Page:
The Atlantic Forest stretches for 1,500 square miles along the coast of Brazil, teeming with a vast array of plants, birds, and other wildlife. But intense development in the region has had a devastating impact. Today, the once-mighty Atlantic Forest covers about 8 percent of its original extent. In some places, it is almost completely gone.
Every remaining forest fragment matters, but some are exceptionally special. That's the case with the Mata do Passarinho Reserve — the “Songbird Forest.”
Managed by our partner Fundação Biodiversitas and supported by ABC, this reserve protects one of the last patches of forest in northern Minas Gerais and southern Bahia states. Totaling more than 2,300 acres of biologically rich forest, the reserve is Earth's last home for the Critically Endangered Stresemann's Bristlefront. But it also provides habitat for more than 240 additional bird species, most of which are found nowhere else. Here's a glimpse of 10 of these fantastically beautiful birds.
This colorful bird is known in Portuguese as Araçaribanana,or “Banana Toucanet.” Despite its distinctive plumage, the toucanet tends to remain relatively inconspicuous as it forages through the tree canopy in pairs or small family groups. It has a variety of vocalizations, ranging from loud notes to rattle-like and purring calls.
Audio by Marcelo Jordani Feliti, XC426189. Accessible at www.xeno-canto.org/426189.
Like other toucans, these birds eat fruit but will also feed on small animals and the eggs of other birds. They usually nest in abandoned woodpecker holes or other tree cavities.
Habitat loss and hunting threaten the bird's survival, and its beauty can be its undoing: Saffron Toucanets are often captured illegally for the cage-bird trade.
The male Banded Cotinga is a stunning bird decked out in shimmering shades of blue and purple. The female is a much more inconspicuous brown.
Unfortunately, little is known about the life history of the seven birds in the genus Cotinga, which also includes the Lovely and Spangled Cotingas. Although many are strikingly colored, they are shy, unobtrusive birds that dwell high in the forest canopy. There they feed mainly on fruit, perhaps supplemented by seeds and insects.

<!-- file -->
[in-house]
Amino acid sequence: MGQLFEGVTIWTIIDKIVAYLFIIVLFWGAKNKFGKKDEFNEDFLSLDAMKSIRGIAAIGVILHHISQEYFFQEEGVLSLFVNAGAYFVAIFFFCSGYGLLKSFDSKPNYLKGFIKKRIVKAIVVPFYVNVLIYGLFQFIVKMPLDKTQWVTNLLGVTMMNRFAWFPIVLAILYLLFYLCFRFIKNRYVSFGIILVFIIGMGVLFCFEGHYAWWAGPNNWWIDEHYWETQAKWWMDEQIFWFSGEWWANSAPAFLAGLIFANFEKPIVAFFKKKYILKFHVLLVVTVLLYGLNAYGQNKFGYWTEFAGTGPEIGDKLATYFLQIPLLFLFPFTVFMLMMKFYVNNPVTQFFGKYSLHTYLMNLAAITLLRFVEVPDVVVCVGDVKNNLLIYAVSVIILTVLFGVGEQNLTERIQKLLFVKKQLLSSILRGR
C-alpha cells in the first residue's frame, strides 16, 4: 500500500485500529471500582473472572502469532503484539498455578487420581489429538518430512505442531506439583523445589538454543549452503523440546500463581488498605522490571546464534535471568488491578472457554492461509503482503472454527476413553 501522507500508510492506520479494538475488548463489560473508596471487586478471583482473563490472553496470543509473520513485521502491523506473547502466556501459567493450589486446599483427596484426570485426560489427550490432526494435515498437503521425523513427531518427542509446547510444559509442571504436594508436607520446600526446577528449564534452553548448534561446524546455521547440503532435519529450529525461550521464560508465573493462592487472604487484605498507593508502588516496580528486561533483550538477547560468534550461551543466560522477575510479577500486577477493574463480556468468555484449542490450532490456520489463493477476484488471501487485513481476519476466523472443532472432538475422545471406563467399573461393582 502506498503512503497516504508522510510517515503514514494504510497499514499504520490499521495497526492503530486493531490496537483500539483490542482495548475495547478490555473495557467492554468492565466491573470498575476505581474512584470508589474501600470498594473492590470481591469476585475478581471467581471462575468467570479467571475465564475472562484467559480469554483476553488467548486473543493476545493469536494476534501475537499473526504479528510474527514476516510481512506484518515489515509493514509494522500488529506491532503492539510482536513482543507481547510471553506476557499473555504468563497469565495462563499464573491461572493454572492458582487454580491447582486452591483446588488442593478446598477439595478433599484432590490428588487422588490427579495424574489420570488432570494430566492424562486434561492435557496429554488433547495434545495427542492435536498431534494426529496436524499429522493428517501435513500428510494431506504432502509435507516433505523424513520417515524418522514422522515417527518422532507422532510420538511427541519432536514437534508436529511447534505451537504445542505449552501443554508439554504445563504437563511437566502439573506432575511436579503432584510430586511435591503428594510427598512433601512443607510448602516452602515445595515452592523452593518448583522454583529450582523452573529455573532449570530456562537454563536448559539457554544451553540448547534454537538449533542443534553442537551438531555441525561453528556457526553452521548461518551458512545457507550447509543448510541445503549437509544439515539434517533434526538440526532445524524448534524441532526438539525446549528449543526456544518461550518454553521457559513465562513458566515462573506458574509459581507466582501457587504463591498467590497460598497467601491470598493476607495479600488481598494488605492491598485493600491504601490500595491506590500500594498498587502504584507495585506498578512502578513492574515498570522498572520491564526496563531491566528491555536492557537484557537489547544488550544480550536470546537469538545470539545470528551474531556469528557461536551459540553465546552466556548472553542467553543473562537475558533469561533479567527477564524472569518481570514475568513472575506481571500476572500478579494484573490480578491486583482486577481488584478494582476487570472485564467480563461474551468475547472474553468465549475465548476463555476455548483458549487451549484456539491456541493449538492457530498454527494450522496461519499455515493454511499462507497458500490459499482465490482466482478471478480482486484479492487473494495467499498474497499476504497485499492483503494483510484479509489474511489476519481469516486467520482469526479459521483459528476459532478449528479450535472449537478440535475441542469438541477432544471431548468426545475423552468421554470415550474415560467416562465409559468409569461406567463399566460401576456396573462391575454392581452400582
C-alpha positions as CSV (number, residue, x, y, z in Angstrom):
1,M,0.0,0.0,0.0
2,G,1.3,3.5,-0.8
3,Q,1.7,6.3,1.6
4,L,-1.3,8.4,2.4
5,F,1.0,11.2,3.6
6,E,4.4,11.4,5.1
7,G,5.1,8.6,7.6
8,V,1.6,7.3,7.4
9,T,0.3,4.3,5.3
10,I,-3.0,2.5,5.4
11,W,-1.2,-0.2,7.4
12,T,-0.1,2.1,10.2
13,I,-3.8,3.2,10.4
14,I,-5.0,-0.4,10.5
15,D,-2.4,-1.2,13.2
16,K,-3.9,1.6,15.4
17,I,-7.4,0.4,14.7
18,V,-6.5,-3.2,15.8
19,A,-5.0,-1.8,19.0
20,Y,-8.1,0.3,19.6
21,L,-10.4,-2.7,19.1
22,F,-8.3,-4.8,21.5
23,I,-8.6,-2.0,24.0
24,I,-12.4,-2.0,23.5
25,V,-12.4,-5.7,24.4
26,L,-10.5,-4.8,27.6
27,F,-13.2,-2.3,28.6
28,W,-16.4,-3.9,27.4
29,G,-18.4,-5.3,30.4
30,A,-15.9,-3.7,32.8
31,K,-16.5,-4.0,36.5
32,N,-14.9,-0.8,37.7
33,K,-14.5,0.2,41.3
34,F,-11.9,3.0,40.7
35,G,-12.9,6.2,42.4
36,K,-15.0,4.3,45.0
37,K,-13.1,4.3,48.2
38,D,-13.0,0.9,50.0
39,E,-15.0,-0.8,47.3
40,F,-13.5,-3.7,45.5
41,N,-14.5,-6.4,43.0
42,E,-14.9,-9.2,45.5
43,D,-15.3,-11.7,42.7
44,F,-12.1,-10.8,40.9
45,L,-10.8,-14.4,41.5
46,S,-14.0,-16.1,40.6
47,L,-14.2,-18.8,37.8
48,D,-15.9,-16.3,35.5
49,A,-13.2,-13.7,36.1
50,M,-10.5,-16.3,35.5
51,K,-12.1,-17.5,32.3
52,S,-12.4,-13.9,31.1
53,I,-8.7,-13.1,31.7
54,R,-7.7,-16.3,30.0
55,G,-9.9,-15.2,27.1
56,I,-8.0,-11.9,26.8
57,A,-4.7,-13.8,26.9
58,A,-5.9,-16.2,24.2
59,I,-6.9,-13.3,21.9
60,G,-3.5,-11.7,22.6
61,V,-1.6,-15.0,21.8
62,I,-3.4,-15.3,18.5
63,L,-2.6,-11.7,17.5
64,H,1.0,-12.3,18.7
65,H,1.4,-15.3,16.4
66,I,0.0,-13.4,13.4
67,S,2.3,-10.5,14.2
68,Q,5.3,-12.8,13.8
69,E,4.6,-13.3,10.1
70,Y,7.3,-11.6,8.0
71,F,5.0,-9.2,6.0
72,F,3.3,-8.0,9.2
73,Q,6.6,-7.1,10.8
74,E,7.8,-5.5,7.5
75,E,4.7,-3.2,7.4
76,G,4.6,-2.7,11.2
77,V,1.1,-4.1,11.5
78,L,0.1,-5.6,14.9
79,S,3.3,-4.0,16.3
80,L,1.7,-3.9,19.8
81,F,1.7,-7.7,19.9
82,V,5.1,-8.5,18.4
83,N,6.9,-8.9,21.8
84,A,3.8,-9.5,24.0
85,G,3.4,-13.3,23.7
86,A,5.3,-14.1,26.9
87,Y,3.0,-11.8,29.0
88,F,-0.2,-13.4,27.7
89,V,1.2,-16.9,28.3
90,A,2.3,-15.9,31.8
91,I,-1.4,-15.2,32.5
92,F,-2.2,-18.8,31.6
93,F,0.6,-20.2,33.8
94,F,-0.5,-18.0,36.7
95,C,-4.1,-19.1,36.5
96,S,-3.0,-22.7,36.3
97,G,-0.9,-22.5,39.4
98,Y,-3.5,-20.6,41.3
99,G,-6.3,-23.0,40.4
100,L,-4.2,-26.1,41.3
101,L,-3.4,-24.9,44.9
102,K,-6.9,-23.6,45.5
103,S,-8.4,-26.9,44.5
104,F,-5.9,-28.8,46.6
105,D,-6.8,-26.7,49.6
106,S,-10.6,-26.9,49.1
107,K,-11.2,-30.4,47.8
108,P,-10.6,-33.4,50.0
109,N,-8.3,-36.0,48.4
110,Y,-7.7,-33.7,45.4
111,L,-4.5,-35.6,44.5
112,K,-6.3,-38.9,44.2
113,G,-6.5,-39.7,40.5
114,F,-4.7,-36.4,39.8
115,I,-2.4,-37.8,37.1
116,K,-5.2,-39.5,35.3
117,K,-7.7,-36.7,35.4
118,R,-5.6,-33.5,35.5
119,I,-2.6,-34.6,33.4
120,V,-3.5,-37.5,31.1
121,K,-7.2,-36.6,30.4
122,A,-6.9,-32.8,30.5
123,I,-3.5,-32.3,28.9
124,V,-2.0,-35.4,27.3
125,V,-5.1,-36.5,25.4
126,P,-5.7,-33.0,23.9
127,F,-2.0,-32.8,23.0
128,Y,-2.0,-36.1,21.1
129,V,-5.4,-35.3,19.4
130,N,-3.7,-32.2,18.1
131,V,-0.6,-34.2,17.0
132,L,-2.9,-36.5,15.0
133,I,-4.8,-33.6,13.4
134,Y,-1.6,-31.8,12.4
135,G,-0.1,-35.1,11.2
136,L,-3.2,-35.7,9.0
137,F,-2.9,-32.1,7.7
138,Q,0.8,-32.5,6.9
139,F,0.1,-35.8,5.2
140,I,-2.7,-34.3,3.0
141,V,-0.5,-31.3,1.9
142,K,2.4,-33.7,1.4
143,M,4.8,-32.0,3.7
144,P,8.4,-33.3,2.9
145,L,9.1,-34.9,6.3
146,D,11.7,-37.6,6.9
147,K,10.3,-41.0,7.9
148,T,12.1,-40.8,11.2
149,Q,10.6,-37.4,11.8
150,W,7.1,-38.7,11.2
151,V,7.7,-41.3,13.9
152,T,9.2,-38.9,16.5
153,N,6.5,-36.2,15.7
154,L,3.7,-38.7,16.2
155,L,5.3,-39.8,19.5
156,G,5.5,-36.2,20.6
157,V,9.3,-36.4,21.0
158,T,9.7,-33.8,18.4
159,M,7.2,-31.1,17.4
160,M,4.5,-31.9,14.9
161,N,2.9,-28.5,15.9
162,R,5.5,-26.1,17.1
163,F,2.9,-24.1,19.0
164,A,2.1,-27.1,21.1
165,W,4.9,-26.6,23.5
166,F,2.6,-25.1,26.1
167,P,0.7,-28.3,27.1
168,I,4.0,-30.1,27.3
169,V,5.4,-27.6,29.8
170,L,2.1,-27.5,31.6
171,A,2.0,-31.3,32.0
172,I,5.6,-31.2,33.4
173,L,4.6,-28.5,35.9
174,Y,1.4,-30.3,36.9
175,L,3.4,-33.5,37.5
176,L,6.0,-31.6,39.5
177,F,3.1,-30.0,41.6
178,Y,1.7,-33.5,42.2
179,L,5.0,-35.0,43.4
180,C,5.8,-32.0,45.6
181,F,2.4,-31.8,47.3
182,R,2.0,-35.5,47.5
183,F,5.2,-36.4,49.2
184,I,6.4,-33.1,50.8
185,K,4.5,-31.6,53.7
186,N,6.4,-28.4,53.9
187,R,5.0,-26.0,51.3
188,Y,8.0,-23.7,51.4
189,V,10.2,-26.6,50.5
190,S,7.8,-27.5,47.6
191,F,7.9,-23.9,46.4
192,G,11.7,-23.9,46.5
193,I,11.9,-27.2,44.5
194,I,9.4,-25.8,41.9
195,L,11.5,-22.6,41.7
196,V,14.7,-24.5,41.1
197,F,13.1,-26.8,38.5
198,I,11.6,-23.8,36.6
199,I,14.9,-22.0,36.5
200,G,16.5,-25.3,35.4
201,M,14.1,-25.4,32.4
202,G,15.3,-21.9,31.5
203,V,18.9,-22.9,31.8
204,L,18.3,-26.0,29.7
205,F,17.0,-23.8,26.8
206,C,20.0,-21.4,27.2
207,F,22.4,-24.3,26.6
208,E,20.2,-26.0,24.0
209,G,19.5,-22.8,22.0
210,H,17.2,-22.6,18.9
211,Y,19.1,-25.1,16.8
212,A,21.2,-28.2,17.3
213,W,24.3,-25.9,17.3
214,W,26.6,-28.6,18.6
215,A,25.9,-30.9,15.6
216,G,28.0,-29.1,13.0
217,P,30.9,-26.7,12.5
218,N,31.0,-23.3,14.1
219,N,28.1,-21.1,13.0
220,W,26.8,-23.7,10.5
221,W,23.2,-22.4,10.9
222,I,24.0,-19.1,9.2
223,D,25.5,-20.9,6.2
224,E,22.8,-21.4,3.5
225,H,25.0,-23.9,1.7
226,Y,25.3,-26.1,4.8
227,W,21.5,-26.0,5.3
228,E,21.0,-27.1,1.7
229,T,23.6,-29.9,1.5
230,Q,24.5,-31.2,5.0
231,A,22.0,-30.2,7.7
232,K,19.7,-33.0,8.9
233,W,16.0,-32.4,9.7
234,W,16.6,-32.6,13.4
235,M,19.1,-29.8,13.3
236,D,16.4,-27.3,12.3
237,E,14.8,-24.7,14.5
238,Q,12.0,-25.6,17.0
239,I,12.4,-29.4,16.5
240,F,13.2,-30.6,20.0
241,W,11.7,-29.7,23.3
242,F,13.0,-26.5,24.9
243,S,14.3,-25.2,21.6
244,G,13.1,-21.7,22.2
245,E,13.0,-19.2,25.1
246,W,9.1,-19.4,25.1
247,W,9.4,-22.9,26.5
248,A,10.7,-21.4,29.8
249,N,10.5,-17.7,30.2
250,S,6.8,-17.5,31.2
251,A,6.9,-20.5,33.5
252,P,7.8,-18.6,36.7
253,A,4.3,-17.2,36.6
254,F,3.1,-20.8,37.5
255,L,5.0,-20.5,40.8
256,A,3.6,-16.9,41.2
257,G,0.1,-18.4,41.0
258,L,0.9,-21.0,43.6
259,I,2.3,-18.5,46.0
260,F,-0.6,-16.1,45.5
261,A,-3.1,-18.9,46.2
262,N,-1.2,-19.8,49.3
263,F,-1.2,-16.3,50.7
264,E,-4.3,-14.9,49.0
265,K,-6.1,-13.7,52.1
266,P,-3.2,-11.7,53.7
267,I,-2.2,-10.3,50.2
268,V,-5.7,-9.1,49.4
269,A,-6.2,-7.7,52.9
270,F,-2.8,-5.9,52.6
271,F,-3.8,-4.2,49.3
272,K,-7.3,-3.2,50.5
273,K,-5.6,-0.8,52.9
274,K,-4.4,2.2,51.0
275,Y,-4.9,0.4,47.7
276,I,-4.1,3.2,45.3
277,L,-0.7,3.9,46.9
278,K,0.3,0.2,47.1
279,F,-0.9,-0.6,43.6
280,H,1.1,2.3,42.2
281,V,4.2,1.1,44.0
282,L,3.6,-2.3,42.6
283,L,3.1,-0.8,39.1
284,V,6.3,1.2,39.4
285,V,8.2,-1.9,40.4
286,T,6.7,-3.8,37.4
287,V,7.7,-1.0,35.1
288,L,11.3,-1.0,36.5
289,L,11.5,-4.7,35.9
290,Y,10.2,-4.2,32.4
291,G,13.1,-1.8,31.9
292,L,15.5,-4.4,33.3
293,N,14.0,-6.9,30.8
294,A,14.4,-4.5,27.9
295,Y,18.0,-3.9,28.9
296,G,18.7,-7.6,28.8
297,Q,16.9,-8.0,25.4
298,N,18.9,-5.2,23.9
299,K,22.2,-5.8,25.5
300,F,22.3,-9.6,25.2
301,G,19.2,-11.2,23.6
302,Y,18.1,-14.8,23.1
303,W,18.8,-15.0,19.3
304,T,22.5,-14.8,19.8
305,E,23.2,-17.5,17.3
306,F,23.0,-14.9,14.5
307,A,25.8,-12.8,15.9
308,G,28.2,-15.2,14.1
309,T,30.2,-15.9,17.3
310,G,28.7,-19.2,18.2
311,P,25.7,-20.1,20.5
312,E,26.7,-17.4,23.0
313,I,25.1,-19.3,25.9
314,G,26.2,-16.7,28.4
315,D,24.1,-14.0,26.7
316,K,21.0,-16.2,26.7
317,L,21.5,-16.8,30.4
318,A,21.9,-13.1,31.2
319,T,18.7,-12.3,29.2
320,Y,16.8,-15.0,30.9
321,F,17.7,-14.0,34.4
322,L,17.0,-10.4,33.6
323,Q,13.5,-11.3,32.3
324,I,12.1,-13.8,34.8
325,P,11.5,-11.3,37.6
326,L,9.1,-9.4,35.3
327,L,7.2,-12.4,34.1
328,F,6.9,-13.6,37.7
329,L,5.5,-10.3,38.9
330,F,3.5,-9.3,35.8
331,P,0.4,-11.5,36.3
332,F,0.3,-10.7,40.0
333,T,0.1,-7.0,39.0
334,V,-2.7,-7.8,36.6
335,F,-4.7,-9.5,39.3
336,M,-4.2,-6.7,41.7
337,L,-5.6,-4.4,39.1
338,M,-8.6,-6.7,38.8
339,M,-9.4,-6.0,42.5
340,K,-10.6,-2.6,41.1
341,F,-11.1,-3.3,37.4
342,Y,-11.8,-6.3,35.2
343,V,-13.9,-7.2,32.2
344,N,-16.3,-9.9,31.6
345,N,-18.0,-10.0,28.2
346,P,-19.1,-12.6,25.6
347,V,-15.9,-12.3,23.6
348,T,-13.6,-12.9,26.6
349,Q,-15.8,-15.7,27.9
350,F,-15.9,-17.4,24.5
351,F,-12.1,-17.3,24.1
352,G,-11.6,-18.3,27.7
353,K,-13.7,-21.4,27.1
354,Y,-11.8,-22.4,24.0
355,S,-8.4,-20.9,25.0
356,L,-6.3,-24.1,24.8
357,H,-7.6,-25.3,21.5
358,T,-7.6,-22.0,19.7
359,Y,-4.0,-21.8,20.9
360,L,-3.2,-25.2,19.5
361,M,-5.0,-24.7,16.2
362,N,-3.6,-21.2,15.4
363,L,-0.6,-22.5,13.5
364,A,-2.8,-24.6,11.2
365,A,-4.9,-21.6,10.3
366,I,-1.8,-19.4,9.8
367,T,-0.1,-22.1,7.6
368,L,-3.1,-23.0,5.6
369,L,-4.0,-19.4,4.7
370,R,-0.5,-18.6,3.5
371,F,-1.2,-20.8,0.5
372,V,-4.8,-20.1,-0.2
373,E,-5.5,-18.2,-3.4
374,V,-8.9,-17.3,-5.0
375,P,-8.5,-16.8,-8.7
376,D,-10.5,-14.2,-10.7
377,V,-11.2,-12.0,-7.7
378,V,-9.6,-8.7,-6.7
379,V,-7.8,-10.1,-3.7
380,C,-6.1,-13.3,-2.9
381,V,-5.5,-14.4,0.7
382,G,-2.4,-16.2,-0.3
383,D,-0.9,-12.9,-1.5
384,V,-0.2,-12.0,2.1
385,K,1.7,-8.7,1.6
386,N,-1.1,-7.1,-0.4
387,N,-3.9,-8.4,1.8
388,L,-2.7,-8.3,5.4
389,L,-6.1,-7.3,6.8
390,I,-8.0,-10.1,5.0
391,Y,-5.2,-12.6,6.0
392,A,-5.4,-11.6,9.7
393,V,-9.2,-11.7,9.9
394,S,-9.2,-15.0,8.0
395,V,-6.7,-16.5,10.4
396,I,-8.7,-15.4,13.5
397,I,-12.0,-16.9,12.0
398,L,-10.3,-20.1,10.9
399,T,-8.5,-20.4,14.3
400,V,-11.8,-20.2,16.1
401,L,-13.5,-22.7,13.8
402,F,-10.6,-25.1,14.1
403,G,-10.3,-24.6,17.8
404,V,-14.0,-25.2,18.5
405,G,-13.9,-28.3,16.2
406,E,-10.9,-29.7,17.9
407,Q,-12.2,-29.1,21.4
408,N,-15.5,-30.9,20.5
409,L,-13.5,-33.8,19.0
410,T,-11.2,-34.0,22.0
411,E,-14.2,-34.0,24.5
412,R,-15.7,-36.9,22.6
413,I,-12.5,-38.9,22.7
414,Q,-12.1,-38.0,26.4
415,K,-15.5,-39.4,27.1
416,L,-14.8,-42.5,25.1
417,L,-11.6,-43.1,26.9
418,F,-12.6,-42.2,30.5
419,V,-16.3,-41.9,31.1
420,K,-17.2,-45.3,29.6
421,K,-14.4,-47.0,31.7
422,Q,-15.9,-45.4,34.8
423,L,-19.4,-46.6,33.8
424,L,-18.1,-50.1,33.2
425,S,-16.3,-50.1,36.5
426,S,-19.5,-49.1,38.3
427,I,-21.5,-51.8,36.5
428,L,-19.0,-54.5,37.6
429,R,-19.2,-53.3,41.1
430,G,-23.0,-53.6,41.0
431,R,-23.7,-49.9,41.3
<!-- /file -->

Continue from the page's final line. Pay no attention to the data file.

Like other colorful birds, Banded Cotingas are often trapped for the cage-bird trade, which along with deforestation is one of the main causes of their steep decline. It has been designated as Endangered by the IUCN.
True to its name, the Black-headed Berryeater eats mostly fruit; in fact, the birds' frenzied feeding at fruiting trees is one of the best ways to spot this species. Like other members of the cotinga family, it plays an important ecological role by dispersing fruit seeds.
The Black-headed Berryeater's voice — a single note followed by a descending whistle, repeated at regular intervals — is another reliable way to locate this rare bird.
Audio by Roney Souza, XC338134. Accessible at www.xeno-canto.org/338134.
It is closely related to the Hooded Berryeater, another Atlantic Forest endemic, but favors higher elevations and is more threatened. The IUCN has classified the Black-headed Berryeater as Vulnerable because of its small and fragmented population.
This vulnerable endemic species is a member of the Ovenbird family — a large family of birds found only in the tropics of Mexico and Central and South America. (The familiar migratory Ovenbird that breeds in North America is a wood-warbler unrelated to this group.)
The Striated Softtail tends to forage alone or in pairs, usually in the lower and middle levels of humid forest, where it searches for insects in tangled vines. The birds are more likely to be seen in forests where dense vine-tangles are present.
For safety and the chance to capture more prey, occasionally the bird joins mixed-species flocks of other insect-eating birds, including woodcreepers, antshrikes, and antbirds.
This tiny, distinctively patterned flycatcher, also known as the Fork-tailed Tody-Tyrant, skulks in the undergrowth of forest borders, especially where there are dense thickets of bamboo and vines. It can survive in degraded forest, but even so, the species is rare, likely numbering fewer than 10,000 individuals.